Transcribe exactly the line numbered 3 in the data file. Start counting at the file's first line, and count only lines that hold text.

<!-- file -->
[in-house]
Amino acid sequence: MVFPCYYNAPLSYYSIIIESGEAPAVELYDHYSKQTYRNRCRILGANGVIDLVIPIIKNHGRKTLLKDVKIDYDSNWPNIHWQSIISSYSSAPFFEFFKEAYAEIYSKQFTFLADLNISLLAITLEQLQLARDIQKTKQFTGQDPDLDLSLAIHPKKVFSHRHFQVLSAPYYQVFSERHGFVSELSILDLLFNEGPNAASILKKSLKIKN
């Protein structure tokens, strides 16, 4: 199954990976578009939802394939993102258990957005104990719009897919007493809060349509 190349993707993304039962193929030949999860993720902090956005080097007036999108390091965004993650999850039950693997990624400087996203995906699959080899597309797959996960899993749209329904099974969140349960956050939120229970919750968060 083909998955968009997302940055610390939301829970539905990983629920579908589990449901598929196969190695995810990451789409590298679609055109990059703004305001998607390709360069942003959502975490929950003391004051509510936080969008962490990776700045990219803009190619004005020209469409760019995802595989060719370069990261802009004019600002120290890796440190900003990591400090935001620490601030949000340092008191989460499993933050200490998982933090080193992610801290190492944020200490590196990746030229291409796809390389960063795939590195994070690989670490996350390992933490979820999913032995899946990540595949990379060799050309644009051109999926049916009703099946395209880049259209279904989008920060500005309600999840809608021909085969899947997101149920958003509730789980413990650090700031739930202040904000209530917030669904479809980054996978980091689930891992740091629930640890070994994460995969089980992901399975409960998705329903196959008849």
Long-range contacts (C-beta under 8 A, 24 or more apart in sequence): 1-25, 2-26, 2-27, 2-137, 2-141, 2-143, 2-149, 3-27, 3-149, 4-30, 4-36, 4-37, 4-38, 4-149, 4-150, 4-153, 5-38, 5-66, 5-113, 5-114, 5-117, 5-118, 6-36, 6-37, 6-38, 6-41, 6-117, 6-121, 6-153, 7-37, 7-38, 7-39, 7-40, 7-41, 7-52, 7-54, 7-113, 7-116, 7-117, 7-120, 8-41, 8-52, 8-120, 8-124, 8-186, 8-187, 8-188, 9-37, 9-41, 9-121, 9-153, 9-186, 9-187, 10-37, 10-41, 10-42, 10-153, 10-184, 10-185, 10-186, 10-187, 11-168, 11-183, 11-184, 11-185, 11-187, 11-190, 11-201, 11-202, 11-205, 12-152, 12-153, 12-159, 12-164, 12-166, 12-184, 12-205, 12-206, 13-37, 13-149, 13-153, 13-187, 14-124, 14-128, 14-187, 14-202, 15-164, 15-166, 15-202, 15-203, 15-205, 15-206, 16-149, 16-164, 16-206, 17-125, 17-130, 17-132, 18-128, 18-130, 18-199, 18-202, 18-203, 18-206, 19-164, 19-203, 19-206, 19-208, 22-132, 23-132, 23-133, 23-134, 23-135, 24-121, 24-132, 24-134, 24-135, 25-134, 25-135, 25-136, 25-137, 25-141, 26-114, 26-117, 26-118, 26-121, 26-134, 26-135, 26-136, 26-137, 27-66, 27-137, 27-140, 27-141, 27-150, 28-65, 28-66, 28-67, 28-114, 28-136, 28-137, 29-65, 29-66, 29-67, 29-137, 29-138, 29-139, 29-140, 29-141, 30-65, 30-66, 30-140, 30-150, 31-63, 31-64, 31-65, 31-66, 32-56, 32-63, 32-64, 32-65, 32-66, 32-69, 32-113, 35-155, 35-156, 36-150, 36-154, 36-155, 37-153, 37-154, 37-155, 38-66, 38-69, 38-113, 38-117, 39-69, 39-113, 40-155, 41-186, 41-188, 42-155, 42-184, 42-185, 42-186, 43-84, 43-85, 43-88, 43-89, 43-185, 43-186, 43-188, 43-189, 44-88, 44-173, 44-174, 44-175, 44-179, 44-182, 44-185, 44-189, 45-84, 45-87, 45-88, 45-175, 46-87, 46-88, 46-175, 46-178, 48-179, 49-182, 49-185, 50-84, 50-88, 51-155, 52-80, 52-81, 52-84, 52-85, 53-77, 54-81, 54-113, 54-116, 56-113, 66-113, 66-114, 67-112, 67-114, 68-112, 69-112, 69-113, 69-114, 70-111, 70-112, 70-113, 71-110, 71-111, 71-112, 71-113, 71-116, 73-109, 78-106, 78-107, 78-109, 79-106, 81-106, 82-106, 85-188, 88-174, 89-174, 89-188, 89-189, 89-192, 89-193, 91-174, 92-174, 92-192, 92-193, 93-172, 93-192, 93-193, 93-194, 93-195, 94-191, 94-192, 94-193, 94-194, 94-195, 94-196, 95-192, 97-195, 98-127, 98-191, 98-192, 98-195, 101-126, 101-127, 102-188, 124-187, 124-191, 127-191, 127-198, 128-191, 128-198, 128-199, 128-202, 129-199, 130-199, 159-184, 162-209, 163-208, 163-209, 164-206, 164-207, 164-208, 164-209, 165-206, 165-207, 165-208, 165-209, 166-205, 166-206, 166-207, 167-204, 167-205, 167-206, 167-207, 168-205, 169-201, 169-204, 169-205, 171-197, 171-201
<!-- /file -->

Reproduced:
């Protein structure tokens, strides 16, 4: 199954990976578009939802394939993102258990957005104990719009897919007493809060349509 190349993707993304039962193929030949999860993720902090956005080097007036999108390091965004993650999850039950693997990624400087996203995906699959080899597309797959996960899993749209329904099974969140349960956050939120229970919750968060 083909998955968009997302940055610390939301829970539905990983629920579908589990449901598929196969190695995810990451789409590298679609055109990059703004305001998607390709360069942003959502975490929950003391004051509510936080969008962490990776700045990219803009190619004005020209469409760019995802595989060719370069990261802009004019600002120290890796440190900003990591400090935001620490601030949000340092008191989460499993933050200490998982933090080193992610801290190492944020200490590196990746030229291409796809390389960063795939590195994070690989670490996350390992933490979820999913032995899946990540595949990379060799050309644009051109999926049916009703099946395209880049259209279904989008920060500005309600999840809608021909085969899947997101149920958003509730789980413990650090700031739930202040904000209530917030669904479809980054996978980091689930891992740091629930640890070994994460995969089980992901399975409960998705329903196959008849």